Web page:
The golf gods have smiled down upon the Valhalla Golf Club. The 2014 PGA Championship looks set for the kind of dramatic finish that keeps fans attached to their television sets for every single moment of the final day.
Heading into Round 4, Rory McIlroy is one stroke ahead of Bernd Wiesberger at 13 under. Rickie Fowler and Phil Mickelson also remain within shouting distance and will likely have an impact on the final outcome.
This tournament contrasts positively with The Open Championship, which McIlroy had all but sealed after the third round. It was great watching Rory win and all, but fans need a little tension in order to be glued to the action.
That shouldn't be a problem Sunday.
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Will Rory McIlroy Make it a Baker's Dozen?
I'll admit that I was one of the McIlroy doubters. I didn't think he could become the 13th golfer since World War I to win back-to-back major tournaments. Could he really keep his brilliant play up for four more rounds?
The answer through three rounds is an emphatic yes.
McIlroy hasn't been as dominant at Valhalla as he was at The Open Championship, but on multiple occasions Saturday, he was staring at a likely bogey, only to unleash a great save to set up for a manageable par putt. That's the mark of a great golfer.
Unlike at Hoylake, Rory doesn't have a sizable lead. If he trips up early in Round 4, guys like Wiesberger, Mickelson, Fowler, Jason Day and Louis Oosthuizen will be there to pounce.
"Tomorrow standing on the first tee is going to feel different than how it felt a month ago at Hoylake because you don't have that...it is going to be a shootout," McIlroy said, per The Associated Press, via ESPN.com. "You know the conditions are soft. Guys are going to make birdies. And you know that you're going to have to make birdies as well."
The final round has been the proving ground for the game's legends. In order for McIlroy to be considered among the biggest names in golf, then he'll need to close major tournaments like the PGA Championship. Otherwise, it's right back to being the next Greg Norman.
I'm not going to doubt him again after he proved me completely wrong. McIlroy is the best golfer in the world at the moment and playing with a resolute focus on winning a fourth major title. It's his to lose, and nothing indicates that he will.
Can Rickie Fowler Get Over the Hump?
Through the year's first three major tournaments, Fowler has finished in the top five each time, including ties for second at the U.S. Open and Open Championship. If he makes it four, he'll be entering rarefied air without winning, per ESPN Stats and Info:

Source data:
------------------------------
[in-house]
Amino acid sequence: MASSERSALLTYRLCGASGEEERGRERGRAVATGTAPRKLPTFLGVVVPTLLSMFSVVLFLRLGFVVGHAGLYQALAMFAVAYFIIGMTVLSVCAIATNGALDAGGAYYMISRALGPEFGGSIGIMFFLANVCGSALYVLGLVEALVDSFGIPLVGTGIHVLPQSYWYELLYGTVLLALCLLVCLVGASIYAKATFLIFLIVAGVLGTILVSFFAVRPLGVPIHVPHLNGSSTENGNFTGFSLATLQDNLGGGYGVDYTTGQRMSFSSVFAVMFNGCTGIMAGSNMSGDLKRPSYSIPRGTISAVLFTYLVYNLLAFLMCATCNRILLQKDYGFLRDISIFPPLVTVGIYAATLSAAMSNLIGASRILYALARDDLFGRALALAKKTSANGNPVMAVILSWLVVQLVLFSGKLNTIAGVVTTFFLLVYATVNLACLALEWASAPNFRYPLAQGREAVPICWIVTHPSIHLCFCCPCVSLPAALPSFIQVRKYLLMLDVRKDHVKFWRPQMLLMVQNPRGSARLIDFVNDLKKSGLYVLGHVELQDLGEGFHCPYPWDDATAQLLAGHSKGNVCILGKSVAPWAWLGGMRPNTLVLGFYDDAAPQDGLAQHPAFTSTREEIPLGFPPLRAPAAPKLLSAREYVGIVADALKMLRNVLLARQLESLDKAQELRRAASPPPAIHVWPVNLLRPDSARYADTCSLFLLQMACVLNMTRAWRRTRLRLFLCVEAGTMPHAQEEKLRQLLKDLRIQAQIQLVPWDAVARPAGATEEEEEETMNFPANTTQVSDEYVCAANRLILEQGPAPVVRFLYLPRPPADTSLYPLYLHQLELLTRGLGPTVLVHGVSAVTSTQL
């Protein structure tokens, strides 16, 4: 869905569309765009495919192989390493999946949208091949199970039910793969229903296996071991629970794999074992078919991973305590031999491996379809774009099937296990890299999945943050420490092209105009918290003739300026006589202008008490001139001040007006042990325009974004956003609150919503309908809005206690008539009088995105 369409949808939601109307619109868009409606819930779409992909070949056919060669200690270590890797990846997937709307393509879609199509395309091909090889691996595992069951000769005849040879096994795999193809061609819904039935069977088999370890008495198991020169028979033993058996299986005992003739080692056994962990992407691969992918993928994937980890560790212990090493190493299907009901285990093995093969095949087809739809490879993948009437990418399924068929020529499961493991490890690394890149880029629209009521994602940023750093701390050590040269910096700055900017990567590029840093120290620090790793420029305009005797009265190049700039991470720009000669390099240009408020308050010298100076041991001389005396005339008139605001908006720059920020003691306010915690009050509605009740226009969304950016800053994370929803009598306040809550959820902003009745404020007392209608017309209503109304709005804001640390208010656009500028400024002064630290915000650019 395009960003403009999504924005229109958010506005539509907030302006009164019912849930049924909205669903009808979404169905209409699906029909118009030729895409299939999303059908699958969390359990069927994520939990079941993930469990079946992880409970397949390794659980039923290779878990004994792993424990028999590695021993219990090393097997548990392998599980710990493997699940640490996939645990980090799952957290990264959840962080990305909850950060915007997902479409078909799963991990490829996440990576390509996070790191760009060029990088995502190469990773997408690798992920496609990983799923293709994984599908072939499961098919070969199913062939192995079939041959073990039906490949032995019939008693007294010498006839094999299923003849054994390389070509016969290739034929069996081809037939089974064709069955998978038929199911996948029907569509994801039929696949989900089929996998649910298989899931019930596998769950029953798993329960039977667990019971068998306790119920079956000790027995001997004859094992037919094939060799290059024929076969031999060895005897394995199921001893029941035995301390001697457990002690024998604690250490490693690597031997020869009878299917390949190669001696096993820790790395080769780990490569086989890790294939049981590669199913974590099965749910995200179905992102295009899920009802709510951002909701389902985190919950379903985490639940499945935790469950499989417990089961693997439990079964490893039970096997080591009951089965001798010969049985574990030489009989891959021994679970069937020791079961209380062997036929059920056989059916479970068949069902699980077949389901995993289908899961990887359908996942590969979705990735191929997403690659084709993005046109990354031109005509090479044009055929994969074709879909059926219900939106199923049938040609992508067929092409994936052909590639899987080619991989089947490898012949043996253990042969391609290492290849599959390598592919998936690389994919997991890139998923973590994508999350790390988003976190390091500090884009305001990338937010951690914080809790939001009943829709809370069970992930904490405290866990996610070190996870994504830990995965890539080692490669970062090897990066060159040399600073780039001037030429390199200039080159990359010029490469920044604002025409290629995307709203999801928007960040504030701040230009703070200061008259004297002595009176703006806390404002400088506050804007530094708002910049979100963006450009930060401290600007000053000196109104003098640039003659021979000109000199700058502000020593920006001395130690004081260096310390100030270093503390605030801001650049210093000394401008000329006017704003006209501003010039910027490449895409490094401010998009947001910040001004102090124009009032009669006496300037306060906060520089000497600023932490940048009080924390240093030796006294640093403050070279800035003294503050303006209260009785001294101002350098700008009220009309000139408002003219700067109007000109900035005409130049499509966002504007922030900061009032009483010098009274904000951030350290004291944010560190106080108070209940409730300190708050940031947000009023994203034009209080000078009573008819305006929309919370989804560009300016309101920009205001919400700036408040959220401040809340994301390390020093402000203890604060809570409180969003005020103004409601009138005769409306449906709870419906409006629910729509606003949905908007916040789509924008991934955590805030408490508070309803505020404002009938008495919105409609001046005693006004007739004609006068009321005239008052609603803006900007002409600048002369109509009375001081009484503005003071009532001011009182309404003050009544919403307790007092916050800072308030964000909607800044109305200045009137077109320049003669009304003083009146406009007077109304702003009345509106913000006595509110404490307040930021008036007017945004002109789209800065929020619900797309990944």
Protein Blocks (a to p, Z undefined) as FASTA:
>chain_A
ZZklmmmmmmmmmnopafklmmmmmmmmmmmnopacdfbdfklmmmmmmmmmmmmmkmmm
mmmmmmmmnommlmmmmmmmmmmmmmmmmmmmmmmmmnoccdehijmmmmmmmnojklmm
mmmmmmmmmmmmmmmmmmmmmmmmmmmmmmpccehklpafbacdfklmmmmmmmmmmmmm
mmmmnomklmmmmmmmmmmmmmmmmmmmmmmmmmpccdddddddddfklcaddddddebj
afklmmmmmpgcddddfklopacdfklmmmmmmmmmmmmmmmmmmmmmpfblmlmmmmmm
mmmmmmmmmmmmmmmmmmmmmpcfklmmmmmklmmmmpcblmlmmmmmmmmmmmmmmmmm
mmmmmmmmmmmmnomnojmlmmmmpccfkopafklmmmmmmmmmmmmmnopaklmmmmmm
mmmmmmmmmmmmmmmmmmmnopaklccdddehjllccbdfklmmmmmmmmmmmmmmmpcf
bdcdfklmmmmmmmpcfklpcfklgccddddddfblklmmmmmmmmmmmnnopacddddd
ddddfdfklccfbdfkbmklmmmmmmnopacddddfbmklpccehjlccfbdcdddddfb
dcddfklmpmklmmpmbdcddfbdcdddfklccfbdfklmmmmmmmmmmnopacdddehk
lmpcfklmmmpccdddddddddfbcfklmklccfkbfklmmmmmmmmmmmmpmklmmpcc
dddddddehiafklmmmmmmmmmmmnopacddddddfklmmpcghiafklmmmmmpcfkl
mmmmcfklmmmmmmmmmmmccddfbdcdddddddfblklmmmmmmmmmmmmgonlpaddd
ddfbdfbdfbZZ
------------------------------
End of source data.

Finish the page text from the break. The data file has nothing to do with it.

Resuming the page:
McIlroy deserves all the praise he's receiving for his performance in 2014, but it's in part overshadowed Fowler's incredible consistency this year. The fact that he could be in the same company as Tiger Woods and Jack Nicklaus shows you how tough it is to simply finish in the top five in all four majors in a single season.
ESPN's Trey Wingo is one of likely many pulling for the 25-year-old to get over that proverbial hump and win the PGA Championship:
At the very least, Fowler and McIlroy look to be engaged in the kind of rivalry that will lead to plenty of drama in the future. Every great star needs a great foil.
Bernd Wiesberger Attempts to Play Catch-up
Don't worry. That will be the only burger-related pun in the article.
Golf can't survive on underdogs alone, but it's always fun to see that one journeyman placed smack dab in one of the top pairings heading into the final day. Before the PGA Championship, Wiesberger made the cut once in five major tournament tries, per ESPN Stats and Info:
Gary Van Sickle of Sports Illustrated wrote that Wiesberger shouldn't be dismissed offhandedly in the final round:
You’re sure he’s going to gag it up Sunday and wilt under the major championship spotlight? Well, he could’ve done that today if he was going to do that. Instead, he played a bogey-free round and birdied the final three holes to give McIlroy a scare. They weren’t ordinary birdies, either. They were all of the kick-in length variety. He stiffed shots at 16 and 17, then nearly pitched in for eagle from just in front of the 18th green. It was impressive stuff, even if some pressroom golf writers were still busy cracking jokes about his name.
The 28-year-old has proven himself to be a viable threat at Valhalla, but being a viable threat and actually winning it are two slightly different things.
Wiesberger has never felt the pressure that he'll deal with Sunday. Approximating the weight a golfer carries as he pursues a major championship on the final day is impossible. When he takes that first tee, it will all really sink in.
He should remain in the thick of things throughout Sunday, but a win simply doesn't look in the cards.